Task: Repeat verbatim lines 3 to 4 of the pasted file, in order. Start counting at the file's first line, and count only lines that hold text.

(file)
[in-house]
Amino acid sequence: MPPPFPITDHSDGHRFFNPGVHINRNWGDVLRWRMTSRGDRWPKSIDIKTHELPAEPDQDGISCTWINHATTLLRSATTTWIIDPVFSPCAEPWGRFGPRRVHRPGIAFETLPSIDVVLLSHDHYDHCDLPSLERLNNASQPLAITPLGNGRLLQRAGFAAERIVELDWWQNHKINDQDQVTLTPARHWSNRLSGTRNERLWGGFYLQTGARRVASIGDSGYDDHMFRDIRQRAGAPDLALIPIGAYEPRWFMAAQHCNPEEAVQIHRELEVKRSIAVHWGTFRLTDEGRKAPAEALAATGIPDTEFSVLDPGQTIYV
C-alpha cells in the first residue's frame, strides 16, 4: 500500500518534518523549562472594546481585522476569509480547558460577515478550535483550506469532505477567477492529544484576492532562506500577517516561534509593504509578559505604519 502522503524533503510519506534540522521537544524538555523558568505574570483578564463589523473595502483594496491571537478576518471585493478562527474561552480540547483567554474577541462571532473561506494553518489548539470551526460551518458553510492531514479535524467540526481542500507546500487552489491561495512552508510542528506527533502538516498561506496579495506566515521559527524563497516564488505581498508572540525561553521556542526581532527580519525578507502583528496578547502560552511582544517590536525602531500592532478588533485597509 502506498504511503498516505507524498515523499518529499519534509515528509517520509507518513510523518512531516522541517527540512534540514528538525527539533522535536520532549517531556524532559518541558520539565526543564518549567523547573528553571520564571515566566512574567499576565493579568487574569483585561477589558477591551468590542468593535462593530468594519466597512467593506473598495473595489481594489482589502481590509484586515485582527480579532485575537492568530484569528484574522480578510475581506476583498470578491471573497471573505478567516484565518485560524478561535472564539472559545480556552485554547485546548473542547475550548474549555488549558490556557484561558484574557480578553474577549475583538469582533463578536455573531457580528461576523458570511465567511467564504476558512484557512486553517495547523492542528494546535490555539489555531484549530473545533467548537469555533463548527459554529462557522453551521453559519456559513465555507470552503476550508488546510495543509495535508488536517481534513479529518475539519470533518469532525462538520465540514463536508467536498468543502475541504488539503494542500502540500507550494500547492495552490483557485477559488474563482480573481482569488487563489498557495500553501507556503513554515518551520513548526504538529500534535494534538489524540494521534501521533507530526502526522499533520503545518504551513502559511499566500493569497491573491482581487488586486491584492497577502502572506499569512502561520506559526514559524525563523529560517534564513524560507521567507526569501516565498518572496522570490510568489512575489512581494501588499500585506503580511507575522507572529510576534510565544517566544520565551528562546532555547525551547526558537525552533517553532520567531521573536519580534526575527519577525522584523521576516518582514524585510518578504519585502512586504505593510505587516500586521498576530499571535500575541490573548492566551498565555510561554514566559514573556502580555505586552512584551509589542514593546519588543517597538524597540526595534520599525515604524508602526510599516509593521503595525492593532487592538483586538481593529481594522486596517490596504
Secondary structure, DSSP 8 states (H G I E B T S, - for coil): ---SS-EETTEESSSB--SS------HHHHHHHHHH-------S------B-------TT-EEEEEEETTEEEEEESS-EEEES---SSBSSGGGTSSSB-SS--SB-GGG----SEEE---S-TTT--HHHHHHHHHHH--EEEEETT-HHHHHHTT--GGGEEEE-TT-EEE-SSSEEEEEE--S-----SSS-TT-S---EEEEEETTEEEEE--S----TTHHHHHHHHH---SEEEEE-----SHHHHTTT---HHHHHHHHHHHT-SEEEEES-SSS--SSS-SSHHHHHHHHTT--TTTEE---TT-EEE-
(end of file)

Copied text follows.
C-alpha cells in the first residue's frame, strides 16, 4: 500500500518534518523549562472594546481585522476569509480547558460577515478550535483550506469532505477567477492529544484576492532562506500577517516561534509593504509578559505604519 502522503524533503510519506534540522521537544524538555523558568505574570483578564463589523473595502483594496491571537478576518471585493478562527474561552480540547483567554474577541462571532473561506494553518489548539470551526460551518458553510492531514479535524467540526481542500507546500487552489491561495512552508510542528506527533502538516498561506496579495506566515521559527524563497516564488505581498508572540525561553521556542526581532527580519525578507502583528496578547502560552511582544517590536525602531500592532478588533485597509 502506498504511503498516505507524498515523499518529499519534509515528509517520509507518513510523518512531516522541517527540512534540514528538525527539533522535536520532549517531556524532559518541558520539565526543564518549567523547573528553571520564571515566566512574567499576565493579568487574569483585561477589558477591551468590542468593535462593530468594519466597512467593506473598495473595489481594489482589502481590509484586515485582527480579532485575537492568530484569528484574522480578510475581506476583498470578491471573497471573505478567516484565518485560524478561535472564539472559545480556552485554547485546548473542547475550548474549555488549558490556557484561558484574557480578553474577549475583538469582533463578536455573531457580528461576523458570511465567511467564504476558512484557512486553517495547523492542528494546535490555539489555531484549530473545533467548537469555533463548527459554529462557522453551521453559519456559513465555507470552503476550508488546510495543509495535508488536517481534513479529518475539519470533518469532525462538520465540514463536508467536498468543502475541504488539503494542500502540500507550494500547492495552490483557485477559488474563482480573481482569488487563489498557495500553501507556503513554515518551520513548526504538529500534535494534538489524540494521534501521533507530526502526522499533520503545518504551513502559511499566500493569497491573491482581487488586486491584492497577502502572506499569512502561520506559526514559524525563523529560517534564513524560507521567507526569501516565498518572496522570490510568489512575489512581494501588499500585506503580511507575522507572529510576534510565544517566544520565551528562546532555547525551547526558537525552533517553532520567531521573536519580534526575527519577525522584523521576516518582514524585510518578504519585502512586504505593510505587516500586521498576530499571535500575541490573548492566551498565555510561554514566559514573556502580555505586552512584551509589542514593546519588543517597538524597540526595534520599525515604524508602526510599516509593521503595525492593532487592538483586538481593529481594522486596517490596504
Secondary structure, DSSP 8 states (H G I E B T S, - for coil): ---SS-EETTEESSSB--SS------HHHHHHHHHH-------S------B-------TT-EEEEEEETTEEEEEESS-EEEES---SSBSSGGGTSSSB-SS--SB-GGG----SEEE---S-TTT--HHHHHHHHHHH--EEEEETT-HHHHHHTT--GGGEEEE-TT-EEE-SSSEEEEEE--S-----SSS-TT-S---EEEEEETTEEEEE--S----TTHHHHHHHHH---SEEEEE-----SHHHHTTT---HHHHHHHHHHHT-SEEEEES-SSS--SSS-SSHHHHHHHHTT--TTTEE---TT-EEE-